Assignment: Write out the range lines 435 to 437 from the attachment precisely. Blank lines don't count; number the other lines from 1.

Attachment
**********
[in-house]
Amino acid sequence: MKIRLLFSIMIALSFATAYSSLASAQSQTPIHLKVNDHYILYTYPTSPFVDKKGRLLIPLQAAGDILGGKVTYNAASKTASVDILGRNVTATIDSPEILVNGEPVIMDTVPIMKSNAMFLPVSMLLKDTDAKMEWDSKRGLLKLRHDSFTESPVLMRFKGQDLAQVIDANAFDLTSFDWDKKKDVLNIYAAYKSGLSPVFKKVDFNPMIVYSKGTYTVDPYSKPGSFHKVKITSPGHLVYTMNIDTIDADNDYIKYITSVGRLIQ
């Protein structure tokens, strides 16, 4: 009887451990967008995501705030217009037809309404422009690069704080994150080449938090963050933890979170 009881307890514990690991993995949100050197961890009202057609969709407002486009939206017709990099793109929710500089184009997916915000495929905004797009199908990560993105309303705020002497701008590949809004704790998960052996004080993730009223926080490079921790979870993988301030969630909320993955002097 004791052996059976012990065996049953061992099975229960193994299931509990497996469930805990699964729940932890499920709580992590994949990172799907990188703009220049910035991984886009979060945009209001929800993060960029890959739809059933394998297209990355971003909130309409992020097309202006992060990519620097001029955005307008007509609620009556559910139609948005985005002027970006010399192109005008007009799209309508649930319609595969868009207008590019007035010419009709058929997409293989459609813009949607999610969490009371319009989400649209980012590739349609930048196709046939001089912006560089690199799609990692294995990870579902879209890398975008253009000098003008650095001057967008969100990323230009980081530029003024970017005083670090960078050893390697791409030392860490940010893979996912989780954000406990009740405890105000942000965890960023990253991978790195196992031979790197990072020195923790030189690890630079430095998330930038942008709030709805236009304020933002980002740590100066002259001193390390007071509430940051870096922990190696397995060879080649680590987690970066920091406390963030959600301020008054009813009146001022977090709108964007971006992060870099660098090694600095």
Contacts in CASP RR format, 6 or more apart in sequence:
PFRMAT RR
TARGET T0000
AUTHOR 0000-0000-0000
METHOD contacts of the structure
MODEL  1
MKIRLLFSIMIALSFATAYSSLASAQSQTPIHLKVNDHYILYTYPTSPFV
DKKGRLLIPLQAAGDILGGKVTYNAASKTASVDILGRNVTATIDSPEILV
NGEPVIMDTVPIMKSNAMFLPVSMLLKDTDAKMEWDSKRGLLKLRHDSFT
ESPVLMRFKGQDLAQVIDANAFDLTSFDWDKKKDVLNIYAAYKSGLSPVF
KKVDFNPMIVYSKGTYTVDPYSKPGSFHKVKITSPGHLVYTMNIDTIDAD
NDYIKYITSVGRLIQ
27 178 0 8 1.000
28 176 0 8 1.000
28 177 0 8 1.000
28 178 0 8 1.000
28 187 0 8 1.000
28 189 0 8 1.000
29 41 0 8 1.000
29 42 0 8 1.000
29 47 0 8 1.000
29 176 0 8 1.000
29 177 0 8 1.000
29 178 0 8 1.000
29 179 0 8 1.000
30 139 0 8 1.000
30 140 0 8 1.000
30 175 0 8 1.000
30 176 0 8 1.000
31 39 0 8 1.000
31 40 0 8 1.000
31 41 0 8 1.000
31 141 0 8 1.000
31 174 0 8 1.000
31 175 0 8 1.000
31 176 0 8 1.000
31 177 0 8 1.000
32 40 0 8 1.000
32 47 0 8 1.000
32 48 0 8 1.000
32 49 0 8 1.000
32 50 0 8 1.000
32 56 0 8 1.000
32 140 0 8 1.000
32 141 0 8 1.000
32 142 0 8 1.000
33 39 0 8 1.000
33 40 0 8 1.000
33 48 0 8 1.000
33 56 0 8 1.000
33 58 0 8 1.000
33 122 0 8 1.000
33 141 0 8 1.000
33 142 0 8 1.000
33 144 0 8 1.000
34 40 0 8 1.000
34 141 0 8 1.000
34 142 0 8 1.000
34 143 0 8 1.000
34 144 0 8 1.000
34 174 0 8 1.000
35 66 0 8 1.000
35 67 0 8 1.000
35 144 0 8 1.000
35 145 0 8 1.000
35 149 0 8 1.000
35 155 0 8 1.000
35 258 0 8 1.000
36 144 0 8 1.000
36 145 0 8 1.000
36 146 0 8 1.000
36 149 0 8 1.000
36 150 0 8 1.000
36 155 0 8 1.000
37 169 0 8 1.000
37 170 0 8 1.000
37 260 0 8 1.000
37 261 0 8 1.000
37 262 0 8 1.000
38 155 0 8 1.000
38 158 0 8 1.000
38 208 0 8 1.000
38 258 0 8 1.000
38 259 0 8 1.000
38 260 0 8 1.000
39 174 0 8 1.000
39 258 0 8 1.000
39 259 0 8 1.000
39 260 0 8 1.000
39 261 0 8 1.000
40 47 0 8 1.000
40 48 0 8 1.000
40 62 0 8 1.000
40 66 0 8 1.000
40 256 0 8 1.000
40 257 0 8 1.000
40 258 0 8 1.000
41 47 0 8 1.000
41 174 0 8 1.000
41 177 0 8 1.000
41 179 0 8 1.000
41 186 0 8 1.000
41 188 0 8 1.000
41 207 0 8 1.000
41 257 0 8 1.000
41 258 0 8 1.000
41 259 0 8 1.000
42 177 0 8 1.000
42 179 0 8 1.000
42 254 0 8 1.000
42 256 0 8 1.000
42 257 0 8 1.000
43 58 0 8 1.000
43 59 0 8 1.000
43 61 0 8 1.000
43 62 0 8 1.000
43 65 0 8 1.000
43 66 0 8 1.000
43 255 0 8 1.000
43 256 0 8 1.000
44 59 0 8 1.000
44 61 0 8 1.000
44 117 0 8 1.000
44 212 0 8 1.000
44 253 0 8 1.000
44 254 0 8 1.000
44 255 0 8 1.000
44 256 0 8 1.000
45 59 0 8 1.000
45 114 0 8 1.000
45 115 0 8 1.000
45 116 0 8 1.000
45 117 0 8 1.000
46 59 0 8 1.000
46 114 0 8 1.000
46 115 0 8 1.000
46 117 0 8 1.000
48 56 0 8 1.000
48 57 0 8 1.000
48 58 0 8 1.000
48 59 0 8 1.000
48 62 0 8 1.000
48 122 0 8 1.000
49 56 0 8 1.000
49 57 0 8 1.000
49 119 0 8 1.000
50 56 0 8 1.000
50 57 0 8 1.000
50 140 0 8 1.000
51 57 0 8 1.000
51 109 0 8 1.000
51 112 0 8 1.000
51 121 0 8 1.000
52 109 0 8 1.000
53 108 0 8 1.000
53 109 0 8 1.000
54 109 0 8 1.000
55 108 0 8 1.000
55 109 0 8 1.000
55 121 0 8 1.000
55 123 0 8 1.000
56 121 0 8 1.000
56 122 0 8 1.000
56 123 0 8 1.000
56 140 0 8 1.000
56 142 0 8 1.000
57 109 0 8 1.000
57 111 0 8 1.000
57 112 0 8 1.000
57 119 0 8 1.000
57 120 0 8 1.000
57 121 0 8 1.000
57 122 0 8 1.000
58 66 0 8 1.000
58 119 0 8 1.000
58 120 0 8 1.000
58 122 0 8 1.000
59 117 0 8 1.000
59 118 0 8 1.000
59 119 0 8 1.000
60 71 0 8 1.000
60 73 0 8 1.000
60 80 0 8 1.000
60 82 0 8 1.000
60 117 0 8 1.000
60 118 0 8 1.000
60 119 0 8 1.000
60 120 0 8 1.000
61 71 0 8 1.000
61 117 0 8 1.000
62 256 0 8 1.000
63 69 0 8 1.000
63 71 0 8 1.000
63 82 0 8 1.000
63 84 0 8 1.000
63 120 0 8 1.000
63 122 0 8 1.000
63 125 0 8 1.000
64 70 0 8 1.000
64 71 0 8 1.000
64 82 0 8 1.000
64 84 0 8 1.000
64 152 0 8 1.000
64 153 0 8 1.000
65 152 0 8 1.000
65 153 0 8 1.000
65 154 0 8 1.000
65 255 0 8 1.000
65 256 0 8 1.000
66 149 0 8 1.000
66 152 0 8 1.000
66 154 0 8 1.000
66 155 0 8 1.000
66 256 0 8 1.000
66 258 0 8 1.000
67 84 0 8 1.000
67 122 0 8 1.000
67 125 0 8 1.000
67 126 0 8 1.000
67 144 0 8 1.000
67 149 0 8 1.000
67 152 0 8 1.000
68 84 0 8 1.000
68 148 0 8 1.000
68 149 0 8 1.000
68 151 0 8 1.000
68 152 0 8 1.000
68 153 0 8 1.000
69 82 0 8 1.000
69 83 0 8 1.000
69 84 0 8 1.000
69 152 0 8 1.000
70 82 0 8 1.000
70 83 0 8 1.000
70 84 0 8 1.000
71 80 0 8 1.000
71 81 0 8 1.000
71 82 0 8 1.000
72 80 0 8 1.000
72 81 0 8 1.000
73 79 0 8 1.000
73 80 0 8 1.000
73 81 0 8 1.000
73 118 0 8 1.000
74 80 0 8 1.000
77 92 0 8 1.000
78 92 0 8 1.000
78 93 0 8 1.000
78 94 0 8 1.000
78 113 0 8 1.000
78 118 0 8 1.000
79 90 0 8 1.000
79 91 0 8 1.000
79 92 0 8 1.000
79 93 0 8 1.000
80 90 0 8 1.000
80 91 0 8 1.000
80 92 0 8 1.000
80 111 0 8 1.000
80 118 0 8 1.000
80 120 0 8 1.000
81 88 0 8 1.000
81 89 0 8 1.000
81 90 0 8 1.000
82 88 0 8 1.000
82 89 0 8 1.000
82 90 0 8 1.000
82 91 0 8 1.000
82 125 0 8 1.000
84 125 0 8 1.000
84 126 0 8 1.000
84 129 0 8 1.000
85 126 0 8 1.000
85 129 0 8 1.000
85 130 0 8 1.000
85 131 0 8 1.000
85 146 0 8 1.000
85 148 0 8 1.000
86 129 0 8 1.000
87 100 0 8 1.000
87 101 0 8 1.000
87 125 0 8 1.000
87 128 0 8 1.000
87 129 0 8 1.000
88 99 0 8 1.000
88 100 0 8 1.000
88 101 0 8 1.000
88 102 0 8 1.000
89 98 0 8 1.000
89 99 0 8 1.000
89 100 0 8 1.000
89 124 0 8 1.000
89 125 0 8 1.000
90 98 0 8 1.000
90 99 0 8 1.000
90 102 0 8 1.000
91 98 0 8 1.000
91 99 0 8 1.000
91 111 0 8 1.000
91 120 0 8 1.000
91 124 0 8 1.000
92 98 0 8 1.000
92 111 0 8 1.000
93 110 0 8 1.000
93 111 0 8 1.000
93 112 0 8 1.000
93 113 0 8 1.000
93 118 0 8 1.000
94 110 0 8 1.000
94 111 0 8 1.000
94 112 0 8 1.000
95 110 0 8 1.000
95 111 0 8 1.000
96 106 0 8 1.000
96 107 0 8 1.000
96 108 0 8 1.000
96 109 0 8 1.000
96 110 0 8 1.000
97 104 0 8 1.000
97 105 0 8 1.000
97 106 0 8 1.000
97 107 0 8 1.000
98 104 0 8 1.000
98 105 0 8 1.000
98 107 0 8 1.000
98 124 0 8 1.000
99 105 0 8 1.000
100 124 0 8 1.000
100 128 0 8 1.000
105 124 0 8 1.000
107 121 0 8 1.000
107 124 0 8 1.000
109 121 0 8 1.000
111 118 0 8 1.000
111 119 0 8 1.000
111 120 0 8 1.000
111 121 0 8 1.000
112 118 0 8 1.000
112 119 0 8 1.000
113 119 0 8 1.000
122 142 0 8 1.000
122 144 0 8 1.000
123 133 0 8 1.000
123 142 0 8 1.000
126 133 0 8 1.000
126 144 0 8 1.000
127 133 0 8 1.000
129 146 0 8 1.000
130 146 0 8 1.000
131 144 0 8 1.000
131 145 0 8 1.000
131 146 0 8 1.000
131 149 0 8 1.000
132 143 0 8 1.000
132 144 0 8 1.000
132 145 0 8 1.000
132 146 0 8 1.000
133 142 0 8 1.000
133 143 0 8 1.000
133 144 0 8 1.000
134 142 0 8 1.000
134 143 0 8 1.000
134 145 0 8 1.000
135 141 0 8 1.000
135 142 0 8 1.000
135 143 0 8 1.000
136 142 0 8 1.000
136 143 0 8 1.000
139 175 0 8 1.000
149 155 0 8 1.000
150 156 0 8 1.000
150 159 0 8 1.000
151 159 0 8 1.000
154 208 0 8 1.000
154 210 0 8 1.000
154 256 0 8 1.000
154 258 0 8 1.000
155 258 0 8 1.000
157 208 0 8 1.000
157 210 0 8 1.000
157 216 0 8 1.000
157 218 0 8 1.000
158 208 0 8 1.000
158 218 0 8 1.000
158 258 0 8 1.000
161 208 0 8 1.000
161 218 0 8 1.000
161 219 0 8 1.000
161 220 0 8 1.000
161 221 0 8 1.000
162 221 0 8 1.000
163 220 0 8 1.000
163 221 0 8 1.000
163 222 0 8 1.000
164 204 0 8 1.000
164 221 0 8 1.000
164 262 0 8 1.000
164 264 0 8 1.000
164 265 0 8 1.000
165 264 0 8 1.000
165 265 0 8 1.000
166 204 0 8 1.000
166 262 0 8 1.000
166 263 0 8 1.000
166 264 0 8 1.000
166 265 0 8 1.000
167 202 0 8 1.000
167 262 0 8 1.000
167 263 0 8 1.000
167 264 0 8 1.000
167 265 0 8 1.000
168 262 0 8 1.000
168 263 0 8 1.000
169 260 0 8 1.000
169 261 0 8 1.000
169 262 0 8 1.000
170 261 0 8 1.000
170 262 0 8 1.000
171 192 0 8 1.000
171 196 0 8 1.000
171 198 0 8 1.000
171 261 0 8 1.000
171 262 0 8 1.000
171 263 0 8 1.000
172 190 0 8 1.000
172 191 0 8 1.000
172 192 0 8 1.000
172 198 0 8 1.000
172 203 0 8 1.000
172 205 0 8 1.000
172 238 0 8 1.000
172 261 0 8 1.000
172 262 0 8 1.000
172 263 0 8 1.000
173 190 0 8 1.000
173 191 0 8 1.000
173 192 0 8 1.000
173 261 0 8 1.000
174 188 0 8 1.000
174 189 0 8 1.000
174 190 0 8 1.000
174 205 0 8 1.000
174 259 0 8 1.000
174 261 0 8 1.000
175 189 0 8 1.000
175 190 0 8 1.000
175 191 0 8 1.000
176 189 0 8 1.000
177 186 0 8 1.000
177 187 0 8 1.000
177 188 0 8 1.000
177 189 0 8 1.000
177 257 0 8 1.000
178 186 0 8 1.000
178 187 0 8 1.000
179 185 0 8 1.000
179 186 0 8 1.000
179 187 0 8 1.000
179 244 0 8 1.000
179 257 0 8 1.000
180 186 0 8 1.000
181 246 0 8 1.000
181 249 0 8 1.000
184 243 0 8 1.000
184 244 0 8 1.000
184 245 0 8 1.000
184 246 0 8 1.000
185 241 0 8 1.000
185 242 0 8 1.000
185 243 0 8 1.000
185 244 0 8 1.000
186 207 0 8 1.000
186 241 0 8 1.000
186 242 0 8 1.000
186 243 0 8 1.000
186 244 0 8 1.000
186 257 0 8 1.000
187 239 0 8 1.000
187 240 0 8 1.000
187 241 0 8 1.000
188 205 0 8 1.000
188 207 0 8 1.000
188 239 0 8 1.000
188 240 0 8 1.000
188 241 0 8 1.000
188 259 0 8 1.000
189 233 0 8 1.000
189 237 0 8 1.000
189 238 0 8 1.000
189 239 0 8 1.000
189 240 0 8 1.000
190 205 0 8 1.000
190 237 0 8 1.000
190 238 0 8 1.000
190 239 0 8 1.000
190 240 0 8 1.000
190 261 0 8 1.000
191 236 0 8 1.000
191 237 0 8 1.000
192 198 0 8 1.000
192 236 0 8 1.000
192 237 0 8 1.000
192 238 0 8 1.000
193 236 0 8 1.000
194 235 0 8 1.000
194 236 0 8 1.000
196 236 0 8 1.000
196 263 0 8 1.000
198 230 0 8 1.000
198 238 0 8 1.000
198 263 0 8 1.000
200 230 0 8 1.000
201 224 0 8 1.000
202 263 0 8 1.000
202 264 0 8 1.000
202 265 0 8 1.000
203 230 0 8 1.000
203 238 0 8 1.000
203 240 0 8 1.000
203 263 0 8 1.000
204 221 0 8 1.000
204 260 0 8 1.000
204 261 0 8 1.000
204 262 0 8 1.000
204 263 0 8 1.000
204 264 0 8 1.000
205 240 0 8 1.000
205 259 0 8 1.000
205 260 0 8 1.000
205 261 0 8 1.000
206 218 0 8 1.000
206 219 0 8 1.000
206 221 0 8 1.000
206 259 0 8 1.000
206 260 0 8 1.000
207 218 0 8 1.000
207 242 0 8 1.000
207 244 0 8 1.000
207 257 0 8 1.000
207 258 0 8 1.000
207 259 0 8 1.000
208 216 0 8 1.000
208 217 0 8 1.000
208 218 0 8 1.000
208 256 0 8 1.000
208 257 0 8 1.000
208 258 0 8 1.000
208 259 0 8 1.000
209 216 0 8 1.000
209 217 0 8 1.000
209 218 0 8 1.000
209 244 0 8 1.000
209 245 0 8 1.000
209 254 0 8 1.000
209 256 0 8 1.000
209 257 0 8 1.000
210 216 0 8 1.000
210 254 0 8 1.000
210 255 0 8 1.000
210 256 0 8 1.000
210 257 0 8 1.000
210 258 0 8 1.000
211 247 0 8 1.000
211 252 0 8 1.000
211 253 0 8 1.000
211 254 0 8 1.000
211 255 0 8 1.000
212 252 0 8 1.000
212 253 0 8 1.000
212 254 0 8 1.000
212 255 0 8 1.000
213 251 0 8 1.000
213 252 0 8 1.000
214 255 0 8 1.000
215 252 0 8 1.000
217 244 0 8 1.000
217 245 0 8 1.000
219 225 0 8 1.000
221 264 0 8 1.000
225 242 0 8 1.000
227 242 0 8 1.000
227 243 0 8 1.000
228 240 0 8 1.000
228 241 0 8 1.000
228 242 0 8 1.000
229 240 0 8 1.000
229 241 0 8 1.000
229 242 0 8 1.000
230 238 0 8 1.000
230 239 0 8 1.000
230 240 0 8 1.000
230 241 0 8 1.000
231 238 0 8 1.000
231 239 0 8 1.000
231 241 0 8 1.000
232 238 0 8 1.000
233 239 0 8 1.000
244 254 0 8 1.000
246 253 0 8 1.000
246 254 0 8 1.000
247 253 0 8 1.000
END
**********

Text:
172 261 0 8 1.000
172 262 0 8 1.000
172 263 0 8 1.000